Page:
This is the first of two articles on U.S. counterterrorism operations in Yemen. It also the latest in a new series we are producing in partnership Columbia Law School’s Human Rights Institute that features the voices of experts and advocates from countries affected by U.S. national security policies. Earlier pieces in this series are here

In 2017, the United States military said that it carried out more than 120 strikes in Yemen, more than three times as many as strikes as 2016. For many years, we at the Mwatana Organization for Human Rights documented the impact of U.S. drone strikes in Yemen through detailed field research. In 2017 we investigated eight drone strikes and ground operations and found that U.S. operations were responsible for the deaths of at least 32 civilians – including 16 children and six women – and injured ten others, including five children. (The results of these investigations will be released in a forthcoming report.)

The 32 civilian deaths and ten injuries are the latest in a long list of victims harmed by U.S. military operations in Yemen who have been waiting for justice for many years. Incidents of civilian harm in Yemen continue to negatively affect the reputation of the United States in the country and push local communities to consider violence and revenge as the only solution to the harm they suffer. With U.S. operations in Yemen continuing in 2018, it is time for much greater attention to be given to the civilians harmed and the effects of this unwise and destructive policy.

Documenting U.S. strikes

The United States began targeted killing operations in Yemen in 2002 under the Bush administration, which increased dramatically within the first few years of the Obama administration. Under President Trump, strikes have again soared. Within Yemen, U.S. operations have raised a great deal of questions, about the secrecy, ethics, objectives, results, effectiveness, effects, and legality of these strikes. Human rights advocates have also questioned the U.S. government about the fate of the hundreds of civilian victims, about the government’s lack of acknowledgment and accountability, and the ways to ensure no new victims are added to the growing list. So far, the U.S. government’s response to many of these questions remains inadequate or nonexistent.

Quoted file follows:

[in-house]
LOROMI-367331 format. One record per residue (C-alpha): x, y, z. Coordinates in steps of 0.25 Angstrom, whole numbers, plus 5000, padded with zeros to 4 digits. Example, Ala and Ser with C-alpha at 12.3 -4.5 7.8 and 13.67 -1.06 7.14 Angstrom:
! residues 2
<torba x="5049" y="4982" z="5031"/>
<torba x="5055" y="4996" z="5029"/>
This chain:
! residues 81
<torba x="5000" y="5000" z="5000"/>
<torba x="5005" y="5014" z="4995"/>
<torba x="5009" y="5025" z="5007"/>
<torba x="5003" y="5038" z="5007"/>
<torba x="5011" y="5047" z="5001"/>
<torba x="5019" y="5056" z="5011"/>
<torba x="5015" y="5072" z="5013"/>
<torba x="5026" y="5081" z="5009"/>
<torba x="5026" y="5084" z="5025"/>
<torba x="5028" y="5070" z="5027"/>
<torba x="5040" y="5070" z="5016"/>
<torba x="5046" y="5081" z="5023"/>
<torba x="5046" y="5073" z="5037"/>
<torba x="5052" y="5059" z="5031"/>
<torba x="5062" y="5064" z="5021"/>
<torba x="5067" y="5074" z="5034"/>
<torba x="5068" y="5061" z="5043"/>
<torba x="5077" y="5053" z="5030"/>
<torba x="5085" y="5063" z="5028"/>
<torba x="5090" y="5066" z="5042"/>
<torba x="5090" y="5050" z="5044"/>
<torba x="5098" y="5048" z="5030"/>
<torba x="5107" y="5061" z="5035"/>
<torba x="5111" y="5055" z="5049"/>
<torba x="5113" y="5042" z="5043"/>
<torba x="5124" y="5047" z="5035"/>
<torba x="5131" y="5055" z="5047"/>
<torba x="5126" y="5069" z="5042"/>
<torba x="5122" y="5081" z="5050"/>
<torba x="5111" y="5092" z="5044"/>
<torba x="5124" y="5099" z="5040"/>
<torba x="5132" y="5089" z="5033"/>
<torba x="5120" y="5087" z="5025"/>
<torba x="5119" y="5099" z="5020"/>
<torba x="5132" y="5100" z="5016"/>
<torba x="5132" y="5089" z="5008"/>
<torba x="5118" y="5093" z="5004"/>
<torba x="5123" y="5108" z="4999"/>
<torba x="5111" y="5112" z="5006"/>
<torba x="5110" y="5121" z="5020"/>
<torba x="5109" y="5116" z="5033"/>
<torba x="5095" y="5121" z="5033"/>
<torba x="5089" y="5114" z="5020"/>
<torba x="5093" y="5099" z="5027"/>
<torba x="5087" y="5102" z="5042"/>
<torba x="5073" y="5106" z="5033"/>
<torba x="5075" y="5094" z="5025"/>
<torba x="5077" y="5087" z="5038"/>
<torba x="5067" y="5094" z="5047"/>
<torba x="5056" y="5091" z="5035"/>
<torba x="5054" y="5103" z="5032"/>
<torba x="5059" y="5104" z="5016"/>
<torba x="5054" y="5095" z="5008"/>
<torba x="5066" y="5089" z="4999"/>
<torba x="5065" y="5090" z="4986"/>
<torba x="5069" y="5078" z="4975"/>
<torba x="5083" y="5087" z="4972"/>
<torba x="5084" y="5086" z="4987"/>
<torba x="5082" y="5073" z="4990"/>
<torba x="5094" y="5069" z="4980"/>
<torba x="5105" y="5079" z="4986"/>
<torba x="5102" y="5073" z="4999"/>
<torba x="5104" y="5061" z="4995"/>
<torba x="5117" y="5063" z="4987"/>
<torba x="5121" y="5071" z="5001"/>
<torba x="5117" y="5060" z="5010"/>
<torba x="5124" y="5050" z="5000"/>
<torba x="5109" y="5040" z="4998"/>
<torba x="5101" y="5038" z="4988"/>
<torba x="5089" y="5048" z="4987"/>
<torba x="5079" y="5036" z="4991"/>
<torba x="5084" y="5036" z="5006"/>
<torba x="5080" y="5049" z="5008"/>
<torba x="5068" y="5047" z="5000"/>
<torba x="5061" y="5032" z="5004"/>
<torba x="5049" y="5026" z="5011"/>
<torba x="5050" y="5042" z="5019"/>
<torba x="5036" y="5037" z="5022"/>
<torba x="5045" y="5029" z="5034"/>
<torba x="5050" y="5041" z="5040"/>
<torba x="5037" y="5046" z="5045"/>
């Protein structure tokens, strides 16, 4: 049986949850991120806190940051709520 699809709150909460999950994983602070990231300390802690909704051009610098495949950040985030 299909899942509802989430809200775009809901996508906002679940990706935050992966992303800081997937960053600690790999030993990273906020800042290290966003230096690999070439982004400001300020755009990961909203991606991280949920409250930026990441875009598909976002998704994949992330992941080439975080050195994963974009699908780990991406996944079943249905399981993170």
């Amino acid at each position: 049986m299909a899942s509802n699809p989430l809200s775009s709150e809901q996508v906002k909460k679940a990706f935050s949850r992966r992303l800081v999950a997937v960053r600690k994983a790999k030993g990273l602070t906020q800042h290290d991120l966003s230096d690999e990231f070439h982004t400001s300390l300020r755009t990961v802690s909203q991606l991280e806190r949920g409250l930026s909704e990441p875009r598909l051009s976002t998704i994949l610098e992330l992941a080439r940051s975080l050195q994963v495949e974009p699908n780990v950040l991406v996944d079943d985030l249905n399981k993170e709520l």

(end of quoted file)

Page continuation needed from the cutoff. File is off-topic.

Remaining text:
During 2013 and 2014, I worked on a team researching civilian victims of U.S. drone strikes. We visited areas and villages in different parts of Yemen that had been affected by U.S. actions. We interviewed witnesses, survivors, doctors, and local social leaders. We inspected the scenes of the attacks, the remains of the munitions, and the effects of such operations on the lives of civilians. We released our findings in a report, Death by Drone: Civilian Harm Caused by U.S. Targeted Killings in Yemen, which we co-authored with the Open Society Justice Initiative. It included the results of our field research as well as recommendations to ensure U.S. operations comply with the law and provide accountability for civilians harmed by U.S. strikes. Sadly, many of those whom we spoke to would speak of the harsh reality of their lives.

Our village is poor. We do not have schools, hospitals, roads, or any type of public services. The only thing that we have in the way of progress and development in a modern world are these deadly missiles.

This is what Muhammad Nasser Al Jarrah, a villager from Sailat Al Jarrah told us during our visit to his remote village on May 31, 2013, after an alleged U.S. strike hit a home full of women and children. Our visit to Sailat Al Jarrah was nearly five years ago, but Muhammad’s somber sentiment was shared with us by a number of survivors and witnesses over the years and in different parts of Yemen.

It is now sixteen years after the first U.S. drone strike in Yemen, and we are still working on documenting new attacks and researching their effect on civilians. With Trump’s renewed effort to increase lethal operations in Yemen, it seems that the U.S. has still not learned lessons to prevent civilian harm in the country.

Release the kill list: A tool to reduce civilian harm

Strikes that we documented across Yemen, from Sana’a, to Dhamar, to Rada’a highlight the problematic use of U.S. drone strikes and other counterterrorism operations in what—contrary to the U.S. claim that it is in a global conflict against Al Qaeda and ISIS—is better understood as a local, social, and political conflict.

From time to time, some of the people we met would also suggest ways that the U.S. could better protect civilians in Yemen. One of the demands that survivors of drone strikes would ask for is a list of wanted individuals. A list that is clear and available to the public so that they can avoid targeted individuals, protect their children, and not allow U.S. targets to have a presence in their areas. Some of the local residents we would interview would claim that a number of the attacks targeted children or ordinary civilians that were not doing anything that might cause suspicion or indicate that they were dangerous or involved in terrorist acts. To them, having a list of wanted individuals would perhaps prevent further civilian harm.